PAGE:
Income verification for loan - Posted by Lily Henderson

Posted by Lily Henderson on September 17, 2003 at 22:34:02:

Thanks so much for the pointers, now I have a good guideline on what to look for. Getting grilled by community banks haven’t been a enjoyable experience so far.

Income verification for loan - Posted by Lily Henderson

Posted by Lily Henderson on September 16, 2003 at 21:52:38:

Mr. Garcia,

Thanks for your compassion in helping out so many people who are starting. I found a pre-foreclosure deal by walking through a garage sale 2 months ago, owner was trying to clean up personal properties to vacant house before selling. I pass my business card and blank offers. After putting up the house up for sale for 2 months now for $470K and no takers, I followed up and neogitated deal as follows:

FMV 470K
Loan owed 300K
Owner is a ex high-tech worker,lost his job and looking to transfer to another state, payment is $10K behind.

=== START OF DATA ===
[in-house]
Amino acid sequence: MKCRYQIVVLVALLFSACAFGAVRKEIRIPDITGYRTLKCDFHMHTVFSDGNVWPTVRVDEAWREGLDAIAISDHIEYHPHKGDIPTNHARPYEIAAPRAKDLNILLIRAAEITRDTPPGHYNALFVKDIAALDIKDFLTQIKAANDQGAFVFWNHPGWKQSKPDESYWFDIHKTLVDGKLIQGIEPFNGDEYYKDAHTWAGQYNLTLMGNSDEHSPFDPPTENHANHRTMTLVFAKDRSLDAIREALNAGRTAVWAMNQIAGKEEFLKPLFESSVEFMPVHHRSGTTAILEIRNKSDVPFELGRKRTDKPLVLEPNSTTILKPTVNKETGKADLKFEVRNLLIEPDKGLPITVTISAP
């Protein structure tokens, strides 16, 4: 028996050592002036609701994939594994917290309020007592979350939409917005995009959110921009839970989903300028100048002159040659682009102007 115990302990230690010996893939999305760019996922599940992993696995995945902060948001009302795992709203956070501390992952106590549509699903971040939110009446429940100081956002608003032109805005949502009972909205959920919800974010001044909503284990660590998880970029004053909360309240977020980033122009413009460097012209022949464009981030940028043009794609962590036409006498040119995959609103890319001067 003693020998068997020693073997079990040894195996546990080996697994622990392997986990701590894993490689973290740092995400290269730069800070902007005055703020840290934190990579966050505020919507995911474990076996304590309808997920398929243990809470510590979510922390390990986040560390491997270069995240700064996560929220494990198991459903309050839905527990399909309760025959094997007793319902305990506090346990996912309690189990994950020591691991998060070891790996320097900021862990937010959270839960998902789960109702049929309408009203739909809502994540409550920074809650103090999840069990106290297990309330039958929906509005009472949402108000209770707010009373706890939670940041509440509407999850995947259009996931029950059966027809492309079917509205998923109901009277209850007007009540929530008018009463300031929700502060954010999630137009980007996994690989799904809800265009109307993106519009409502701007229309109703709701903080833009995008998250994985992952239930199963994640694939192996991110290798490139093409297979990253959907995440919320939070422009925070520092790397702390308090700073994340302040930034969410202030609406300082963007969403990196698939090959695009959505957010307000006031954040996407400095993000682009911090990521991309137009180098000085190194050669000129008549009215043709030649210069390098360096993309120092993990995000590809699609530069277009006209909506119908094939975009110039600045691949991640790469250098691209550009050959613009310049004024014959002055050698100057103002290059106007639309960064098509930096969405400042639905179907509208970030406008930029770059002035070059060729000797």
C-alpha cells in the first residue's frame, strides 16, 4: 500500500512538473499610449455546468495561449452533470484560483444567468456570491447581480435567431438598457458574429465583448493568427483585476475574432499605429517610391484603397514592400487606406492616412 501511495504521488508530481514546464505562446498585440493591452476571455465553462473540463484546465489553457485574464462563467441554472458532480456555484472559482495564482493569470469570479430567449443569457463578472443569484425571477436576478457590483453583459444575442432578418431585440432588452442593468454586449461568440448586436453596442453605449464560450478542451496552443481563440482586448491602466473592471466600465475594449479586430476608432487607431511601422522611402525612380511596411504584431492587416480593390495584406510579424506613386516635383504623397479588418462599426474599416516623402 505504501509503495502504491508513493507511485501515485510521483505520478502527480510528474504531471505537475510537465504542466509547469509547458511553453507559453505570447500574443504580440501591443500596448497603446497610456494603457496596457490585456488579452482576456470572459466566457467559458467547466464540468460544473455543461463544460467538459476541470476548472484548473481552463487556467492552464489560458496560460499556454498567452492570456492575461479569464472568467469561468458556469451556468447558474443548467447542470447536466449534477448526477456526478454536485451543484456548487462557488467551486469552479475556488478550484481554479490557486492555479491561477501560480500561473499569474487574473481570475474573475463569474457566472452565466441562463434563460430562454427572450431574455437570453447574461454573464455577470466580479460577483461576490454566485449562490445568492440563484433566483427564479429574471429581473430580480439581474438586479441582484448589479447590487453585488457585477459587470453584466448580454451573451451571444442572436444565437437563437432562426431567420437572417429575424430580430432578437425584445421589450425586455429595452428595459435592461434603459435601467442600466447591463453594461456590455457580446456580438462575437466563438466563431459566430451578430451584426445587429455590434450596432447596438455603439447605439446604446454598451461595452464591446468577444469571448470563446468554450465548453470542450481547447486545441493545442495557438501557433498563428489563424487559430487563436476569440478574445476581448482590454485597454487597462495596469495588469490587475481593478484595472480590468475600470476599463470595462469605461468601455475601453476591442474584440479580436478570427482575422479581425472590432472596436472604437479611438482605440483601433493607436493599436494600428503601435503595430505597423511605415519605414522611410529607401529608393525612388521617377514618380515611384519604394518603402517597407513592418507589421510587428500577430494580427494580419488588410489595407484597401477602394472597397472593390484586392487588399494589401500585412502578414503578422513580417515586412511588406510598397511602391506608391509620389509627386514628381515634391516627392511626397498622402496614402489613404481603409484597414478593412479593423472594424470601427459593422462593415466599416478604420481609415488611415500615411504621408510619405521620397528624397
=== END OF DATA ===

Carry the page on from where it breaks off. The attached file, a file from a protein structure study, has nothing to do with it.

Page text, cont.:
Negotiated price: 352,500

Haven’t signed contract yet. I am clueless on what mortgage I can qualify, based on my situation as follows, should I get a NIV, NAV or No Doc NINA? I have been on unemployment insurance for one year and just started a new job as insurance agent a month agent. Average FICO 710, liquid asset/bank statement $15000, also some asset in 401K.

Other questions:

  1. How long would a typical No Doc loan take(I’m in San Francisco, CA)?
  2. Based on a message here, I learn lender will probably ask employment history of 2 years. Is it going to be for the recent two years? I can provide tax file for 2002 and 2003 with average income of 50K to 60K. Also, does unemployment insurance count as income for lender?

Much thanks.

Re: Income verification for loan - Posted by mjohnson

Posted by mjohnson on September 17, 2003 at 11:00:58:

you should probably check into either a bank statement loan (where they look at the last 12 months of bankstatements to determine your income) or a no documentation loan. the bank statement loan might be tight because your DTI cannot be more than 50% on an ARM or 55% on a fixed. i would go with a no-doc loan because with your credit score, you could probably get 90% financing at around 8.5%. that would put your payment at around $2,700 before taxes or insurance. and no, a lender will not use unemployment because you have to have a 2 year history and there has to be a good chance of continuance. so since unemployment is supposed to be short term, they will not count it.